Years ago (just take it at that) I drilled a well in the Gulf of Mexico that involved a number of sidetracks (less than 10). In the process of trying to drill what would have been the world's most expensive well at that time, we lost a source in the hole. The United States Geological Survey - regulatory precursor to the Minerals Management Service - when duly notified, instructed us to secure a plaque to the hull of the rig noting there was a radioactive device underneath the rig. The rig was a jackup. It moved on.

I have always wondered if the plaque was still attached and what comments it might have generated on other, non-radioactive locations. There is a chance I might find out some day. The rig is still out there, part of a worldwide jackup fleet that is aging rapidly.

That aging fleet could be a problem, especially in the Gulf of Mexico as recently pointed out in two presentations. The problem is the insatiable demand for natural gas in the United States. With gas demand projected to increase by around 22% by 2025, and with gas well production going to heck, there is ample incentive to do anything possible to increase North American gas supply. Witness, for example, the 40 proposed liquefied natural gas (LNG) re-gas terminals now in discussion for North America. Gas prices projected at US $5 per Mcf for the foreseeable future magnifies the incentives.

Perhaps the most accessible area for significant gas development in the United States is the deep play [15,000 ft (4,575 m) or deeper total vertical depth (TVD)] on the continental shelf. Initial reserves there were estimated at nearly 6 Tcfe. Most of that is still in place. It is finding the rigs to drill the wells that may be the problem.

Danny McNease, chairman and chief executive officer of Rowan Companies, Inc., pointed out in an address to the RMI Breakfast in Houston recently that some 75% of the world's 387 jackups are 19 to 21 years old. Only 4% are less than 6 years old. And, by 2007 according to McNease, 89% of the world's jackup fleet will be older than 20 years. In fact, newbuild jackup deliveries died with the last downturn (in 1984) and have never really revived. Worse yet, through the period 1990 - 2004, Ensco, presenting at the Lehman Brothers CEO Energy/Power Conference in September, registered an attrition rate of 4 rigs, or 1%, per year. In fact, the company notes that 61 rigs left the market during the 16-year period while only 43 rigs joined the fleet.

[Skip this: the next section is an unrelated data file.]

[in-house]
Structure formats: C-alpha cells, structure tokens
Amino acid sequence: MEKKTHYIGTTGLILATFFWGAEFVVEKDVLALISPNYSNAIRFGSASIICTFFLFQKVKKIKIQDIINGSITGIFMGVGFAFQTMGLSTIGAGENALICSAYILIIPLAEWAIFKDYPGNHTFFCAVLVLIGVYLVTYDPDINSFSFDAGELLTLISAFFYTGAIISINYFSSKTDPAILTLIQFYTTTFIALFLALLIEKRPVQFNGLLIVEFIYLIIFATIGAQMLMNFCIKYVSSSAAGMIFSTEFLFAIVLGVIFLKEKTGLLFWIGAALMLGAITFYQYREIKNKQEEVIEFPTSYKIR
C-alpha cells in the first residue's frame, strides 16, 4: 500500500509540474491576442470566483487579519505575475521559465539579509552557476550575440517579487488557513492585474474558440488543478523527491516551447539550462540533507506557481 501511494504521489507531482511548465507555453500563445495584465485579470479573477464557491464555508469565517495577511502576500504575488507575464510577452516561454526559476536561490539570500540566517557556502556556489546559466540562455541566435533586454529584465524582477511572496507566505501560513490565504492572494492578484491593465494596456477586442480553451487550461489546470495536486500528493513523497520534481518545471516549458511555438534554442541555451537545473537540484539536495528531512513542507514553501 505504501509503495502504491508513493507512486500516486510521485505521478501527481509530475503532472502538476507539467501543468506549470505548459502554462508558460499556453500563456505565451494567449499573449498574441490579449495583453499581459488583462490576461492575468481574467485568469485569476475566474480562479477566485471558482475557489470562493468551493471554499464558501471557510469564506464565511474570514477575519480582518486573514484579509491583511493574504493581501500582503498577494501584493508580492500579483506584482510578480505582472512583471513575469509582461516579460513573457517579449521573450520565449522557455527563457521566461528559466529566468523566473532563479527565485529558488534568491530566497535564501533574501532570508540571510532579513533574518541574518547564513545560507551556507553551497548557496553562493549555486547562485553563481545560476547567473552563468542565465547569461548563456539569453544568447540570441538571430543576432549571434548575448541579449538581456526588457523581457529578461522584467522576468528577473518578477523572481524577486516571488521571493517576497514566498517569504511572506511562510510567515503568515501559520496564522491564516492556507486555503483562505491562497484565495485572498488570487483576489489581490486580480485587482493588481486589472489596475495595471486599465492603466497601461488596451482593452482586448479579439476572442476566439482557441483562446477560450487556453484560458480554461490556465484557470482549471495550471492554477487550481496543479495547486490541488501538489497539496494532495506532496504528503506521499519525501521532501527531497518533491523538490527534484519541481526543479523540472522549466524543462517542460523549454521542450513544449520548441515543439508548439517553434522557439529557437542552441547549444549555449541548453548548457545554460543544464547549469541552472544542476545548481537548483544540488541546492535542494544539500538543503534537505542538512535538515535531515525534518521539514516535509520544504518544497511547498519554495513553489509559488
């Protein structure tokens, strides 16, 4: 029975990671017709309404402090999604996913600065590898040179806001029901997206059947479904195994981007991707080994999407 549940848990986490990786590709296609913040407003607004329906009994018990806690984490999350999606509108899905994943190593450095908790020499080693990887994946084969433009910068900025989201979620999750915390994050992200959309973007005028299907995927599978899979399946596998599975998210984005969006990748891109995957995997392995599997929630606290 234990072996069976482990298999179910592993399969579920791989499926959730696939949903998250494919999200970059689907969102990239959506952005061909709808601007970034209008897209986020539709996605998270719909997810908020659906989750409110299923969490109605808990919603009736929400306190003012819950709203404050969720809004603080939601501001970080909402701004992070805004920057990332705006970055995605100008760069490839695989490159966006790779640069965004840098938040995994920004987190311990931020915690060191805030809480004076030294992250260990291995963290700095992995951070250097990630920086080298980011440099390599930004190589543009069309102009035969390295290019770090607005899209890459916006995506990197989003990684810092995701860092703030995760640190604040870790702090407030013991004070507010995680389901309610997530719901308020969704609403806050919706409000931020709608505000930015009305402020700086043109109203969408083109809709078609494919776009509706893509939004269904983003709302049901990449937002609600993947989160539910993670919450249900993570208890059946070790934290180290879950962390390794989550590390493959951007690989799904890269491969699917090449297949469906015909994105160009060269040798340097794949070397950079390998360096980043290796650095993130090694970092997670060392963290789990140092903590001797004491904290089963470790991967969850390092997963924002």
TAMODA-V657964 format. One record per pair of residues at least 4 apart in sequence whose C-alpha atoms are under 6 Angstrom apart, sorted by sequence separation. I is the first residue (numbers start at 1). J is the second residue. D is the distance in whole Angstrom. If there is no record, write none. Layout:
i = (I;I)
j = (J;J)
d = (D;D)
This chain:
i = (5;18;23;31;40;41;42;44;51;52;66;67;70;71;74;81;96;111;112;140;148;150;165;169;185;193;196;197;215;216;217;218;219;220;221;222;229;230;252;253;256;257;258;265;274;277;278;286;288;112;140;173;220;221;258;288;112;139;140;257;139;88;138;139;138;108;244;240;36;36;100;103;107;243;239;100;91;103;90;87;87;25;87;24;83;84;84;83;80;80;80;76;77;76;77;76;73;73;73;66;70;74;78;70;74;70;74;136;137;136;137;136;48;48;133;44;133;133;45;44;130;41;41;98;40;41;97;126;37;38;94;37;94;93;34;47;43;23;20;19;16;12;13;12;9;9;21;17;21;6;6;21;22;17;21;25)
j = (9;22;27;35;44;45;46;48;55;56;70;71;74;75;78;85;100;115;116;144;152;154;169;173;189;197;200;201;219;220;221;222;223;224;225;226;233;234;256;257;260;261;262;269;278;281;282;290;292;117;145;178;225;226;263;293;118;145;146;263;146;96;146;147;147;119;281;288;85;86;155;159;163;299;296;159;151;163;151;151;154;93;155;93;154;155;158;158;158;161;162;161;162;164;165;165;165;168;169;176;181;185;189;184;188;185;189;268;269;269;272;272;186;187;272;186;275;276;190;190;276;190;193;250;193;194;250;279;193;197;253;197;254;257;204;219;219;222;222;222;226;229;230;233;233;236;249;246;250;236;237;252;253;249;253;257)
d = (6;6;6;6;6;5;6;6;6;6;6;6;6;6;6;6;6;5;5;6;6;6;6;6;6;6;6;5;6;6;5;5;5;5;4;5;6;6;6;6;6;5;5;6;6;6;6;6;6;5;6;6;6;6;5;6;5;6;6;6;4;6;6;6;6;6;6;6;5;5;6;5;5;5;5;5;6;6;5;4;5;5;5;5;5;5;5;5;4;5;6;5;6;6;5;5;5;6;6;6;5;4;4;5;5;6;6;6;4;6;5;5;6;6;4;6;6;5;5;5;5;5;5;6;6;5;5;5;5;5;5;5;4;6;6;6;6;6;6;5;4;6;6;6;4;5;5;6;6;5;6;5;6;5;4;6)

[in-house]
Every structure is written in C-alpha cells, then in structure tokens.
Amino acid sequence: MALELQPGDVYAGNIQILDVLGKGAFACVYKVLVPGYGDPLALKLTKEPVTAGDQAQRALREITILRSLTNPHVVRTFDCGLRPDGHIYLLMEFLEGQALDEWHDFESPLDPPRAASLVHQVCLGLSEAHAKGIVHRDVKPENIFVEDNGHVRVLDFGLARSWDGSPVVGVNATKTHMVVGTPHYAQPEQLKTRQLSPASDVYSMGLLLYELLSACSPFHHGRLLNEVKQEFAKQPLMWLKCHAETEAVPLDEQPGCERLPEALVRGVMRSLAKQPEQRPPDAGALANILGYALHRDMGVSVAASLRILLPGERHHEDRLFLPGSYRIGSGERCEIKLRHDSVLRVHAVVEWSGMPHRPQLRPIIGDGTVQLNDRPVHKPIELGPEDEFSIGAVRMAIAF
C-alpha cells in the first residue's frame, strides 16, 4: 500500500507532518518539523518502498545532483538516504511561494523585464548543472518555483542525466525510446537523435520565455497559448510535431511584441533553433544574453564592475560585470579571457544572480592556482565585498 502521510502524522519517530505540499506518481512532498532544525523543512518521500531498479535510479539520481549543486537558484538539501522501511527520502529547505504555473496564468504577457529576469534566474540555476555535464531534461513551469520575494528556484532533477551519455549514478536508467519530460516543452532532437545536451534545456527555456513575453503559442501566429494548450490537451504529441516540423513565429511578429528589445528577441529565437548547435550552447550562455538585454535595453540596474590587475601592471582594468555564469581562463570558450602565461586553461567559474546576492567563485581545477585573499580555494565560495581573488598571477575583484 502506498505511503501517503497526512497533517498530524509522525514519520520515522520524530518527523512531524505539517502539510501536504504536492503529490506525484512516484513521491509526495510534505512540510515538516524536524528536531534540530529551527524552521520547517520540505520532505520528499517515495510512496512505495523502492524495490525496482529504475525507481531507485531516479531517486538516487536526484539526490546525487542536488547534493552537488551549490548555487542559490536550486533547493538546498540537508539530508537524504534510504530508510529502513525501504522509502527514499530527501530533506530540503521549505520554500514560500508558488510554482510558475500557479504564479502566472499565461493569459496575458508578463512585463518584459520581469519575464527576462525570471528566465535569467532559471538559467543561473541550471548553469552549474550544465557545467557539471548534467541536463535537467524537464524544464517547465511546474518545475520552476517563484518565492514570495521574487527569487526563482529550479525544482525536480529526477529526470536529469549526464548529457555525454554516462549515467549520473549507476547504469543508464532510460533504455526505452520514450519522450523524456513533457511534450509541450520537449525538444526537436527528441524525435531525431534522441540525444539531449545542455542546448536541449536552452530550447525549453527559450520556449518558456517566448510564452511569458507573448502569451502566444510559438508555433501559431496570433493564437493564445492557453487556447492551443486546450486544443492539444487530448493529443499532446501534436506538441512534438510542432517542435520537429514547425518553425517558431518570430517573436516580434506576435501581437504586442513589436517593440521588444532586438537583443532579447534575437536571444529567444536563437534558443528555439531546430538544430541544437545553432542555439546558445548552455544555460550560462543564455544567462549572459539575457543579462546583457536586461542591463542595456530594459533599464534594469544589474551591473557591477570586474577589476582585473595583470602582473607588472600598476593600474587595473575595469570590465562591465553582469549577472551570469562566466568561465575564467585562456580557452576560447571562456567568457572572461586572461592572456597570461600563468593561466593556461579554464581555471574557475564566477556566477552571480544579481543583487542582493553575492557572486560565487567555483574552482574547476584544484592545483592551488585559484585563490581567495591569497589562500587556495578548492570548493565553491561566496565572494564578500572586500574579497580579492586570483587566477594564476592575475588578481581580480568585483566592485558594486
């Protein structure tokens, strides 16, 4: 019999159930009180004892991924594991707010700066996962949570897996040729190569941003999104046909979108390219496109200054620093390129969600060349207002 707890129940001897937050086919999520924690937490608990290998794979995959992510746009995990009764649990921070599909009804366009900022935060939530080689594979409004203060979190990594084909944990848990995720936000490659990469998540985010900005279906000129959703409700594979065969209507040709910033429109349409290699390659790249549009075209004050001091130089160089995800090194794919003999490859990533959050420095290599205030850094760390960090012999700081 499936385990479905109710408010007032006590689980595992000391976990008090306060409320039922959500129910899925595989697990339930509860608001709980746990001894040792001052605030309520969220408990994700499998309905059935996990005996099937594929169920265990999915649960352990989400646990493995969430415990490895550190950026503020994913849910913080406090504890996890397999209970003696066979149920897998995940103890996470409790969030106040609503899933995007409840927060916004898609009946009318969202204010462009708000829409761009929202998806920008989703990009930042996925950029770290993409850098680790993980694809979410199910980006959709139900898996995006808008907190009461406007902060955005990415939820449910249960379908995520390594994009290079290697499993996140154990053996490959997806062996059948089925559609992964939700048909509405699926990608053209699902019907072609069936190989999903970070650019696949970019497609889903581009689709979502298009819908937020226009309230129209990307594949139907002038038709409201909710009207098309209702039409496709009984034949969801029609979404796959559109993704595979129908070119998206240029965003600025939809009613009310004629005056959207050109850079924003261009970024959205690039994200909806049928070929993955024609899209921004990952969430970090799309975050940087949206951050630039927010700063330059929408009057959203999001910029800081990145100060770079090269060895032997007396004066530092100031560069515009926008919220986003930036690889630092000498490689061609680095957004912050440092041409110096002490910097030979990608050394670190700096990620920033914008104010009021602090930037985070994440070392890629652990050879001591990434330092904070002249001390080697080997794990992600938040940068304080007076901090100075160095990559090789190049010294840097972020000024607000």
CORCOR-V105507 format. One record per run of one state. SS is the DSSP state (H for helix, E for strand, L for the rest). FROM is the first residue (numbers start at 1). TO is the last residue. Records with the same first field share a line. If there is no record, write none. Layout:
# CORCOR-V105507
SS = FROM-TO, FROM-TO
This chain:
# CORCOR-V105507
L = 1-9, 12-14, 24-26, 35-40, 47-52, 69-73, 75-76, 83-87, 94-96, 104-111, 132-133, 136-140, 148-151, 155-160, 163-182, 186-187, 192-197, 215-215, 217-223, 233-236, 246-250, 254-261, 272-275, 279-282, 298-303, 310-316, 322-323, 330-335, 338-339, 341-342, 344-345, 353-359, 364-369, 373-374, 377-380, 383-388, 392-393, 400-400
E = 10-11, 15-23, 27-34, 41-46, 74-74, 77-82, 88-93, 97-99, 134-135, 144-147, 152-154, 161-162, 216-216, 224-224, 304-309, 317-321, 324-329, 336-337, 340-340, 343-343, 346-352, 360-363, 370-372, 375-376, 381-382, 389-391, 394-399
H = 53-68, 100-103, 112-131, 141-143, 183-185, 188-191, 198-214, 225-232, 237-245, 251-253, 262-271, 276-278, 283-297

As important are the ratings for the worldwide jackup fleet. The Gulf of Mexico deep shelf is not for the faint of heart rig. Hookload capacities of up to 2 million lbs will be required for really deep (21,000 ft or 6,405 m or TVD and above) wells, while high hookload ratings will be required for the bulk of drilling in this play. Portions of the Gulf of Mexico shelf are at the margins of jackup depth and the region will require a disproportionate number of deepwater jackups. With the Gulf of Mexico and Southeast Asia to top all other areas in jackup demand, according to Ensco, the rig shortage may be serious.

Newbuilds and/or refurbs might fill the gaps, but initial deliveries from construction commitments made now would be 2 to 3 years away. And then there is the question of new builds vs. refurbs with refurbs coming in at up to 70% to 80% of the cost of newbuilds.

That leaves us with three questions. Will rig demand materialize as predicted? Will rigs be found/built to meet the demand? And, where is that plaque?